Almanakly honored with P.D. Soros Fellowship For New Americans

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PhD candidate Aziza Almanakly stands in front of MIT’s Great Dome.

EECS PhD candidate Aziza Almanakly recently received news of an exciting honor: together with nine other MIT students, she was named one of the 2021 recipients of the P.D. Soros Fellowships for New Americans. We sat down with Almanakly to learn more about her research into quantum computing, her deep family connections to science, and how the immigrant experience has shaped her perspective on American education.

Thank you so much for agreeing to chat with us! Let’s get started with a bit of background: how did you first become interested in quantum computing?

I was a sophomore in college, and I read an article about quantum computing in the Wall Street Journal. I thought it was super cool and wanted to know more about how the technology actually worked, and it seemed like the only way to learn more about it was to work in a research laboratory. My college, Cooper Union, was a teaching institution and did not have the facilities for that kind of research. My career center advisor, Jolie Woodson, said, “You seem like you would enjoy graduate school; why don’t you check out summer research programs?”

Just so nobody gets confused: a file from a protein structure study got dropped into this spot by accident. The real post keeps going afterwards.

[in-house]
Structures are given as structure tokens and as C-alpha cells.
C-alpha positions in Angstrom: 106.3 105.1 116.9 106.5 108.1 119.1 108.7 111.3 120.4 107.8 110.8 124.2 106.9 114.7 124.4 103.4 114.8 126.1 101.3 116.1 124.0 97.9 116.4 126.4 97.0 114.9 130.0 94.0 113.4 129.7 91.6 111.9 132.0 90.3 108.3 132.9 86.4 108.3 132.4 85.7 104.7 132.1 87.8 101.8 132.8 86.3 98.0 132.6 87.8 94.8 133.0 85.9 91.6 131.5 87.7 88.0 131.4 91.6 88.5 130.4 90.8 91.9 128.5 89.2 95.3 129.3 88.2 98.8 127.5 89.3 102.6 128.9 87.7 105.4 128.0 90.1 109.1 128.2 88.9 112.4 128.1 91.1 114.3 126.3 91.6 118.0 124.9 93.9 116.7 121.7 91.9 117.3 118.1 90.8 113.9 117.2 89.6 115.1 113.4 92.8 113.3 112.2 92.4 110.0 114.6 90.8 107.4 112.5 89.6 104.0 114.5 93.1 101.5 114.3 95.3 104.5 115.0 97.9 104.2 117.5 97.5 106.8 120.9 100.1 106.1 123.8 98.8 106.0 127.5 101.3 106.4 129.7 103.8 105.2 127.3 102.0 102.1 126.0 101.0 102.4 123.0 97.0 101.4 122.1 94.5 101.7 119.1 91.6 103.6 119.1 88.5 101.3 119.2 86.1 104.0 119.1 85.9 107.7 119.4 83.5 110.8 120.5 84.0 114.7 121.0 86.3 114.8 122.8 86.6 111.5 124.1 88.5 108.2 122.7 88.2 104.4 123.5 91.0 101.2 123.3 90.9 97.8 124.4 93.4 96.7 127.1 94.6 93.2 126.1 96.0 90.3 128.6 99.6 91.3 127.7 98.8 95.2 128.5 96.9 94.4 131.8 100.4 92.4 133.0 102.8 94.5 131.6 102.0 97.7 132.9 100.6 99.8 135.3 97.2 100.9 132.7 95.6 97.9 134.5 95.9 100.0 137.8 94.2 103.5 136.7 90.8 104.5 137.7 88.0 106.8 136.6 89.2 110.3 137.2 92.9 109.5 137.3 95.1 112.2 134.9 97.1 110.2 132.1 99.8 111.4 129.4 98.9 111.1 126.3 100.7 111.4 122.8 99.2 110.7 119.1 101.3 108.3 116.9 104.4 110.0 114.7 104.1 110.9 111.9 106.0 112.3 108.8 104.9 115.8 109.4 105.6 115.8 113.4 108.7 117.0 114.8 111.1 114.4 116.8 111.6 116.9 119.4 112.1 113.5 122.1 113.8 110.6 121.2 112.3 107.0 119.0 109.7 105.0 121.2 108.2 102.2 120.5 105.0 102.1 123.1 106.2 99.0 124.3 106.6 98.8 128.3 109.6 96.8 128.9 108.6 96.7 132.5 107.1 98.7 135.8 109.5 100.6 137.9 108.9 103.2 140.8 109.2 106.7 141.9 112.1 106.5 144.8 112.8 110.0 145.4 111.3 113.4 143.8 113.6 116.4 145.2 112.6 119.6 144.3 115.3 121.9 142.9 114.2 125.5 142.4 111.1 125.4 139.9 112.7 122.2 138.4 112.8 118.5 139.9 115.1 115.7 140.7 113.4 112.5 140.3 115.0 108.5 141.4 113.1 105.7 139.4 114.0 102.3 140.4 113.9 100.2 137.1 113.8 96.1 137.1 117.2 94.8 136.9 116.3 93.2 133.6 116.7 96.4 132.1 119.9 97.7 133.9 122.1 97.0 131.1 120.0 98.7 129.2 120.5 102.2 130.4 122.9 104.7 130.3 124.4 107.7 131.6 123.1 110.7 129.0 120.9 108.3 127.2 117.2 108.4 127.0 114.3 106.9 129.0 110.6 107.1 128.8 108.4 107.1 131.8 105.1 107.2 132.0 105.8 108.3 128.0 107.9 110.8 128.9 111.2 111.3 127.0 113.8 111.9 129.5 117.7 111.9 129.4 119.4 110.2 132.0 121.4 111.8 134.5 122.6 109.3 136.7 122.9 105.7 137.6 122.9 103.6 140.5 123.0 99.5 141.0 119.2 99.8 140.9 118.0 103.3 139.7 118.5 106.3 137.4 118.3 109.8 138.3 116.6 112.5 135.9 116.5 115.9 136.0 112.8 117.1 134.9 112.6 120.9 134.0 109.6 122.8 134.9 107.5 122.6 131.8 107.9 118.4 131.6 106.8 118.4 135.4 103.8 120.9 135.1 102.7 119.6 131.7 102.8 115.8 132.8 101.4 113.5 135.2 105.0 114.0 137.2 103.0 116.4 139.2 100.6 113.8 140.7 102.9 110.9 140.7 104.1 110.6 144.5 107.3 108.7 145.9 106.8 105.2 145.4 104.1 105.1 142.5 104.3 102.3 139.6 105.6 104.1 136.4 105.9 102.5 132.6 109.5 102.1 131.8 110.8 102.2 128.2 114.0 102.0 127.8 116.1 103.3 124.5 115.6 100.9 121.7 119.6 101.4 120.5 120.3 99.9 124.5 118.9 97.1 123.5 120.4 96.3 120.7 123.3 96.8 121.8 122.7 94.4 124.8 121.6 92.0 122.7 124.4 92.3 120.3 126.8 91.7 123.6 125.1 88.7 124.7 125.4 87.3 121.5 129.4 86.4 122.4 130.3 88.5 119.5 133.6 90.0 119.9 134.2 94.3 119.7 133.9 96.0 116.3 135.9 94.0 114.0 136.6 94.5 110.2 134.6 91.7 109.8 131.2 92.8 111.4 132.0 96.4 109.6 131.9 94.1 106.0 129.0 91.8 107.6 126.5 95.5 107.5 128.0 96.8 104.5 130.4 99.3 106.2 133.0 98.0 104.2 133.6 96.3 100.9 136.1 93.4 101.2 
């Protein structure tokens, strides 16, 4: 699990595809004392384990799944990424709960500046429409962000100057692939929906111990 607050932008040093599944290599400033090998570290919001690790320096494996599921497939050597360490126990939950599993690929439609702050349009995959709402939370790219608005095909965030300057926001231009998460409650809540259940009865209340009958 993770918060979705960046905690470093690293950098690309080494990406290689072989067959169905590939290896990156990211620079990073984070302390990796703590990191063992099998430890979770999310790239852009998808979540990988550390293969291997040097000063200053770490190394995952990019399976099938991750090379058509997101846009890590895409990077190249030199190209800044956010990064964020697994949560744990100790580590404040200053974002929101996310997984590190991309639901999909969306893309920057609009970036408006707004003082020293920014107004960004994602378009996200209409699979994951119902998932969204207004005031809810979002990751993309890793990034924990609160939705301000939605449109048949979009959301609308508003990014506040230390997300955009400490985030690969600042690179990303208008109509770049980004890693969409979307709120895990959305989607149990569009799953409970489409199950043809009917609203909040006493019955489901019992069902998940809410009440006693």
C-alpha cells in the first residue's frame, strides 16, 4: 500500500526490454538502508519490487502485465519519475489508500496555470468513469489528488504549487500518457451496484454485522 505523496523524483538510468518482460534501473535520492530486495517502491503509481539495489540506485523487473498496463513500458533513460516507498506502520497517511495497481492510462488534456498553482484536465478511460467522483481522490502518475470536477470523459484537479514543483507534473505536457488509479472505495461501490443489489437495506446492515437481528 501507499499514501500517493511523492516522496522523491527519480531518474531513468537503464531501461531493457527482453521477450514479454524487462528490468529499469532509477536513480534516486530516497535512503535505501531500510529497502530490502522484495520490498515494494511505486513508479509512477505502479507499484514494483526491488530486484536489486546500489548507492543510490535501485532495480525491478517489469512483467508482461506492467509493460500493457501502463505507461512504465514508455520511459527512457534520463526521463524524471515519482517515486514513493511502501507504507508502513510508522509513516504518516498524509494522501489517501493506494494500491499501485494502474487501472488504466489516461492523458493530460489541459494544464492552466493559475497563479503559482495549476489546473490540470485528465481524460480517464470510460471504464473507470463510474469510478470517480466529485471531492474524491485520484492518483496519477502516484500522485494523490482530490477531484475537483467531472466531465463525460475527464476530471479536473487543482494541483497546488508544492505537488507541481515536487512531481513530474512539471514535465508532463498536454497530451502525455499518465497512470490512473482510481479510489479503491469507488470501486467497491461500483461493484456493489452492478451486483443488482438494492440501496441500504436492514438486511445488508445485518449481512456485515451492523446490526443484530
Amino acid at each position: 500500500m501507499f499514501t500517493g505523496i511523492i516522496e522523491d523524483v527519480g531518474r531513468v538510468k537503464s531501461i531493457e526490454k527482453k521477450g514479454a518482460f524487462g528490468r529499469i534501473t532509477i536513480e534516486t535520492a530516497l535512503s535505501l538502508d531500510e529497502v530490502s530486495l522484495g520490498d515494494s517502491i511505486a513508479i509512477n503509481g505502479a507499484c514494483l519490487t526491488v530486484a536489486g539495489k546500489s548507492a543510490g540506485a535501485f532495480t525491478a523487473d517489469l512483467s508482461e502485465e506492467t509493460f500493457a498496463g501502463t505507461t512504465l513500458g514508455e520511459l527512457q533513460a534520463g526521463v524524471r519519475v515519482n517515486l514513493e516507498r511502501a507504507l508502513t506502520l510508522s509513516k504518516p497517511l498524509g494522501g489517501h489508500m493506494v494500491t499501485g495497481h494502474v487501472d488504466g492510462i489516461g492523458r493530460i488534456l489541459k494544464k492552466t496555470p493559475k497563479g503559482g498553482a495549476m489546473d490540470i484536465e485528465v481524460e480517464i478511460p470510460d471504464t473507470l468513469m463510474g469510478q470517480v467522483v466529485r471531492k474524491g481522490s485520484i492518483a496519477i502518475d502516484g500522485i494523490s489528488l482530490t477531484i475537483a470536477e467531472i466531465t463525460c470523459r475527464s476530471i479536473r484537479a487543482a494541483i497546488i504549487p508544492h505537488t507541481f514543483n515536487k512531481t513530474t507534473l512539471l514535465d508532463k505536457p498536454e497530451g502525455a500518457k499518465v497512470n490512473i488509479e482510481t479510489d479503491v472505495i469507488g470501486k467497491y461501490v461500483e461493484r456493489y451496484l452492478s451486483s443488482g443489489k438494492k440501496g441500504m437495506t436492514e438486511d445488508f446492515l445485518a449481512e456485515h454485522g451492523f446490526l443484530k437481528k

I applied to a couple programs involving quantum computing with no expectations, let alone, experience, and I got into an REU (Research Experience for Undergraduates) at Princeton, which was my big break. It changed my life. Professor Stephen Lyon took me into his lab and launched my career into quantum computing. We worked with electrons on a thin superfluid helium film with the goal of eventually creating a spin qubit, which we could use to store the fundamental unit of quantum information. From there on, I was hooked—I just thought this research was the coolest thing ever, and I wanted to learn more. Prof. Lyon helped me conduct more research in New York City by introducing me to his friends at neighboring institutions. I worked in a few different labs on different kinds of qubits; worked in a photonics lab at CCNY for a year; spent a summer at CalTech and then another year at NYU before coming here.